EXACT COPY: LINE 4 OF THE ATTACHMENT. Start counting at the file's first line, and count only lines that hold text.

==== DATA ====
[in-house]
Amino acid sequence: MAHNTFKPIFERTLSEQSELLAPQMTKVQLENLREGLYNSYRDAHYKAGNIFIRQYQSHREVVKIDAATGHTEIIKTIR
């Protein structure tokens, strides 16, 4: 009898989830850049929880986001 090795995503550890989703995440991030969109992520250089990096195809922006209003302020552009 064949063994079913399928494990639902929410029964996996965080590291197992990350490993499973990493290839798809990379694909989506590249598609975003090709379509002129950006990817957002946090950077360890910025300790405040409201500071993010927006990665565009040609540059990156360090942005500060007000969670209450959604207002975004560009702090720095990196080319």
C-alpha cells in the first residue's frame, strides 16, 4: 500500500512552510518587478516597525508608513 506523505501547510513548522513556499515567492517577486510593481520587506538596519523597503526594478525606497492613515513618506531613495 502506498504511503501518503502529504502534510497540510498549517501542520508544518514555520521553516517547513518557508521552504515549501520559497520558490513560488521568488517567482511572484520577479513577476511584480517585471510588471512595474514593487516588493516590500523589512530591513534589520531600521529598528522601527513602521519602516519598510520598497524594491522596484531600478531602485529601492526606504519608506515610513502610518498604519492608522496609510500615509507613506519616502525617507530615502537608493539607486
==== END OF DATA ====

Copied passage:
C-alpha cells in the first residue's frame, strides 16, 4: 500500500512552510518587478516597525508608513 506523505501547510513548522513556499515567492517577486510593481520587506538596519523597503526594478525606497492613515513618506531613495 502506498504511503501518503502529504502534510497540510498549517501542520508544518514555520521553516517547513518557508521552504515549501520559497520558490513560488521568488517567482511572484520577479513577476511584480517585471510588471512595474514593487516588493516590500523589512530591513534589520531600521529598528522601527513602521519602516519598510520598497524594491522596484531600478531602485529601492526606504519608506515610513502610518498604519492608522496609510500615509507613506519616502525617507530615502537608493539607486